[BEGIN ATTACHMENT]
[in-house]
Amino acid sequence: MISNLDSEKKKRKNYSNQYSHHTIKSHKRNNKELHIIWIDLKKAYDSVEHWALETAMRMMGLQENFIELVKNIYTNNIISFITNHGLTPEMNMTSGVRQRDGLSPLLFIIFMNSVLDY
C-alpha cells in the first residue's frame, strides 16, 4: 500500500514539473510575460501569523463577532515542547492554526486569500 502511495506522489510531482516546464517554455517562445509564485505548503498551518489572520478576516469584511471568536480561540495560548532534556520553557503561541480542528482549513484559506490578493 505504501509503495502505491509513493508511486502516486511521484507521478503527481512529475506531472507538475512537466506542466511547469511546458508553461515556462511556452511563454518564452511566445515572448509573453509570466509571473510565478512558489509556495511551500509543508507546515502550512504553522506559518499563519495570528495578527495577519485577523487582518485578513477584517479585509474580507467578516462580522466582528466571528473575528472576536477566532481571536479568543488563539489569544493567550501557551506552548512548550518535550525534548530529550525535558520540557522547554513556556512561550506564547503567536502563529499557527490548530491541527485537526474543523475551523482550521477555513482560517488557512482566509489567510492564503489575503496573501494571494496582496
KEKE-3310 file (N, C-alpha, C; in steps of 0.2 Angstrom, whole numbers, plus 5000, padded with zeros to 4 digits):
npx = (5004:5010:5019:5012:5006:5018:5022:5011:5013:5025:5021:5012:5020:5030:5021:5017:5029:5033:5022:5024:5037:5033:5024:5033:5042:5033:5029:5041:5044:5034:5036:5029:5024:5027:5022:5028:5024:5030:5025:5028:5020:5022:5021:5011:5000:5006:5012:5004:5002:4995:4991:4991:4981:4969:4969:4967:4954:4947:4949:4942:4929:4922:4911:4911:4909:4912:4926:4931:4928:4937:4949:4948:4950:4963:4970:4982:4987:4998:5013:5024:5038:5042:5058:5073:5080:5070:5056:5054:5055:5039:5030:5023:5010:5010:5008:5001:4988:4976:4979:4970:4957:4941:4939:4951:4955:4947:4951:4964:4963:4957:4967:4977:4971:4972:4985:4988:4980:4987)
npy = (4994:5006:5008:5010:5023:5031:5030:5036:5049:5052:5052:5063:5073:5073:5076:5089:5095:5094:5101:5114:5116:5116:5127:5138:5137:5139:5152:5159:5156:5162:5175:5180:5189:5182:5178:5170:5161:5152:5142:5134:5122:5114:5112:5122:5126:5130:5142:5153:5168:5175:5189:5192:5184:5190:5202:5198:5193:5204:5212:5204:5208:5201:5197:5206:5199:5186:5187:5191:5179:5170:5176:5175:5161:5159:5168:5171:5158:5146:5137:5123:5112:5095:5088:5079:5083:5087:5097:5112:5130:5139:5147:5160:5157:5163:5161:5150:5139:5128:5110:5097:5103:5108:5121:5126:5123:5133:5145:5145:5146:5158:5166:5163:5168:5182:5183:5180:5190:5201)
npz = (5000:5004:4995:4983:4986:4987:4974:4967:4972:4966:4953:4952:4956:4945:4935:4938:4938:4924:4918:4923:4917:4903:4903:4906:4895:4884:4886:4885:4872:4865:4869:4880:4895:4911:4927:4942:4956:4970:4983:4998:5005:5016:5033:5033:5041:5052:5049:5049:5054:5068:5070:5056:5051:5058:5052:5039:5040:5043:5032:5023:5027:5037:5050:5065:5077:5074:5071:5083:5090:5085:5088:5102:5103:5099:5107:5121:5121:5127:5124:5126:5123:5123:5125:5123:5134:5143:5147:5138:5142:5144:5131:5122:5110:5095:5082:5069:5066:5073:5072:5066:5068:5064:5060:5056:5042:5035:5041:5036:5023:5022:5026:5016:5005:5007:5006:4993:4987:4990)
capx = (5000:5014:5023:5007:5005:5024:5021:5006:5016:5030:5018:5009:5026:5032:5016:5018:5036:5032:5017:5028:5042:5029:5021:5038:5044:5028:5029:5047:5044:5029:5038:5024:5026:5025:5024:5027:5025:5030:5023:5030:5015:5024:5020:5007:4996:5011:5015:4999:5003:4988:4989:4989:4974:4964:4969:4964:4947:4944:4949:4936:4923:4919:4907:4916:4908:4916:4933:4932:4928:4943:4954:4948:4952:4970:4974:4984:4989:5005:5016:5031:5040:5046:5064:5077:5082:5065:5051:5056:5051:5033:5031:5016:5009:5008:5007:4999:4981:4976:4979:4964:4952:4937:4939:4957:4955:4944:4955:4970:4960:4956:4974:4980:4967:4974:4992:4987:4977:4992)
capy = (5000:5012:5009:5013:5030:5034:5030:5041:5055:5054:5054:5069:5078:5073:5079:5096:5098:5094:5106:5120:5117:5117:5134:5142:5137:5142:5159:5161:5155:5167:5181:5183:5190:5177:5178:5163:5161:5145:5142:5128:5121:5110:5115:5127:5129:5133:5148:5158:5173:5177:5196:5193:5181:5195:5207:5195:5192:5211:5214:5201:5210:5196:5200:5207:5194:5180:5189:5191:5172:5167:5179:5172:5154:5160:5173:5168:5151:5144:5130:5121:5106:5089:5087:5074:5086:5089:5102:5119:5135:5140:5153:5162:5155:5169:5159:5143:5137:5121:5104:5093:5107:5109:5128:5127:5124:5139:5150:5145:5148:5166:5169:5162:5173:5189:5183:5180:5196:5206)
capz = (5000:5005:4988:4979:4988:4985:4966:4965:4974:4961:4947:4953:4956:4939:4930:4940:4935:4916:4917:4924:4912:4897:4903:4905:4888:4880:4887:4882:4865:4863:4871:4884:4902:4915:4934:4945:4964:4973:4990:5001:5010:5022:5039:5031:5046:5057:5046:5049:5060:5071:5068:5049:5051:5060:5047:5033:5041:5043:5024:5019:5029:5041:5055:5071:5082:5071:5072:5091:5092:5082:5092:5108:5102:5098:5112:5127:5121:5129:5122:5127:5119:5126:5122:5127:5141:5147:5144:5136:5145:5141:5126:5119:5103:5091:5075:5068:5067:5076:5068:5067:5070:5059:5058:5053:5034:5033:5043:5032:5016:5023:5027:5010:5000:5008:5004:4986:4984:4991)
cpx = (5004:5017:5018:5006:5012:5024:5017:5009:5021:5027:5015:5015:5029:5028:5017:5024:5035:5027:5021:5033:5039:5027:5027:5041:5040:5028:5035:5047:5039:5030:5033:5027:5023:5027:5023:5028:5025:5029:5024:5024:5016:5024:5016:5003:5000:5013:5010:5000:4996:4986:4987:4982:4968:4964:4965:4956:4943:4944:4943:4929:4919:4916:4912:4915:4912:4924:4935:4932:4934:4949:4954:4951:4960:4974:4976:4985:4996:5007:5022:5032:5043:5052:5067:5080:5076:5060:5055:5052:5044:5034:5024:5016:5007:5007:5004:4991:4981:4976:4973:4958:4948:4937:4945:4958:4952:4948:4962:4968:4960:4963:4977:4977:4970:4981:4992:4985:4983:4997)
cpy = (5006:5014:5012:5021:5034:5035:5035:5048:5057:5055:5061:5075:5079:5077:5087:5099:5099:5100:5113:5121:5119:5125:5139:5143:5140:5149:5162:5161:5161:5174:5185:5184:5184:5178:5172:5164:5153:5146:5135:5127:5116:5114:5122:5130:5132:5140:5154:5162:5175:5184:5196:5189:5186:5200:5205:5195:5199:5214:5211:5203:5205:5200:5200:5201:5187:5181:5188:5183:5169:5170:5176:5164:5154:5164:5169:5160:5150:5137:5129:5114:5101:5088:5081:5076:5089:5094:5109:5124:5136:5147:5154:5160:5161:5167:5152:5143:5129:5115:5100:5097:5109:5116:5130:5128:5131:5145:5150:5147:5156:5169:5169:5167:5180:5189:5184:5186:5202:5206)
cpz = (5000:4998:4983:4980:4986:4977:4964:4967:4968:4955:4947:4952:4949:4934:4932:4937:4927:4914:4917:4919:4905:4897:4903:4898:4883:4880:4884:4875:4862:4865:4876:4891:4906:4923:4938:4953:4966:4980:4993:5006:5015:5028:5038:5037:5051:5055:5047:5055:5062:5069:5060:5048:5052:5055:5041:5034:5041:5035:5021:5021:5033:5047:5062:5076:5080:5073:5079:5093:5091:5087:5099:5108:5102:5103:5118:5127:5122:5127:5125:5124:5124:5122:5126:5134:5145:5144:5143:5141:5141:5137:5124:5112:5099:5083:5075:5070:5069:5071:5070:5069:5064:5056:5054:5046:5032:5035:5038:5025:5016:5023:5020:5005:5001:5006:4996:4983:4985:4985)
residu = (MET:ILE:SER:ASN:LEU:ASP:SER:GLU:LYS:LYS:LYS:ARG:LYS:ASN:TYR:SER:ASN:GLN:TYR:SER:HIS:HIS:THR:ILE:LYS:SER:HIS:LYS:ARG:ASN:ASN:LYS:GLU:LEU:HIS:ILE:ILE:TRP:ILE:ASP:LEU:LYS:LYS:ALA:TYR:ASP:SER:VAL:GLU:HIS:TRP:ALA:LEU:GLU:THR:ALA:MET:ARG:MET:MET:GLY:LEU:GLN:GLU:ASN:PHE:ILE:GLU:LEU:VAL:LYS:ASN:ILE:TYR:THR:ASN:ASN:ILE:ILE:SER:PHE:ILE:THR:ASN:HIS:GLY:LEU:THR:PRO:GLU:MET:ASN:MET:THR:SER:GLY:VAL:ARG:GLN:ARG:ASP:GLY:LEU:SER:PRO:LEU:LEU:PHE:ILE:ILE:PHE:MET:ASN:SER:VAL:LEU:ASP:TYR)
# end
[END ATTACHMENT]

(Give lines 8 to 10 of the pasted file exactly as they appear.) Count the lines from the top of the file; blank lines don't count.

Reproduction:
capx = (5000:5014:5023:5007:5005:5024:5021:5006:5016:5030:5018:5009:5026:5032:5016:5018:5036:5032:5017:5028:5042:5029:5021:5038:5044:5028:5029:5047:5044:5029:5038:5024:5026:5025:5024:5027:5025:5030:5023:5030:5015:5024:5020:5007:4996:5011:5015:4999:5003:4988:4989:4989:4974:4964:4969:4964:4947:4944:4949:4936:4923:4919:4907:4916:4908:4916:4933:4932:4928:4943:4954:4948:4952:4970:4974:4984:4989:5005:5016:5031:5040:5046:5064:5077:5082:5065:5051:5056:5051:5033:5031:5016:5009:5008:5007:4999:4981:4976:4979:4964:4952:4937:4939:4957:4955:4944:4955:4970:4960:4956:4974:4980:4967:4974:4992:4987:4977:4992)
capy = (5000:5012:5009:5013:5030:5034:5030:5041:5055:5054:5054:5069:5078:5073:5079:5096:5098:5094:5106:5120:5117:5117:5134:5142:5137:5142:5159:5161:5155:5167:5181:5183:5190:5177:5178:5163:5161:5145:5142:5128:5121:5110:5115:5127:5129:5133:5148:5158:5173:5177:5196:5193:5181:5195:5207:5195:5192:5211:5214:5201:5210:5196:5200:5207:5194:5180:5189:5191:5172:5167:5179:5172:5154:5160:5173:5168:5151:5144:5130:5121:5106:5089:5087:5074:5086:5089:5102:5119:5135:5140:5153:5162:5155:5169:5159:5143:5137:5121:5104:5093:5107:5109:5128:5127:5124:5139:5150:5145:5148:5166:5169:5162:5173:5189:5183:5180:5196:5206)
capz = (5000:5005:4988:4979:4988:4985:4966:4965:4974:4961:4947:4953:4956:4939:4930:4940:4935:4916:4917:4924:4912:4897:4903:4905:4888:4880:4887:4882:4865:4863:4871:4884:4902:4915:4934:4945:4964:4973:4990:5001:5010:5022:5039:5031:5046:5057:5046:5049:5060:5071:5068:5049:5051:5060:5047:5033:5041:5043:5024:5019:5029:5041:5055:5071:5082:5071:5072:5091:5092:5082:5092:5108:5102:5098:5112:5127:5121:5129:5122:5127:5119:5126:5122:5127:5141:5147:5144:5136:5145:5141:5126:5119:5103:5091:5075:5068:5067:5076:5068:5067:5070:5059:5058:5053:5034:5033:5043:5032:5016:5023:5027:5010:5000:5008:5004:4986:4984:4991)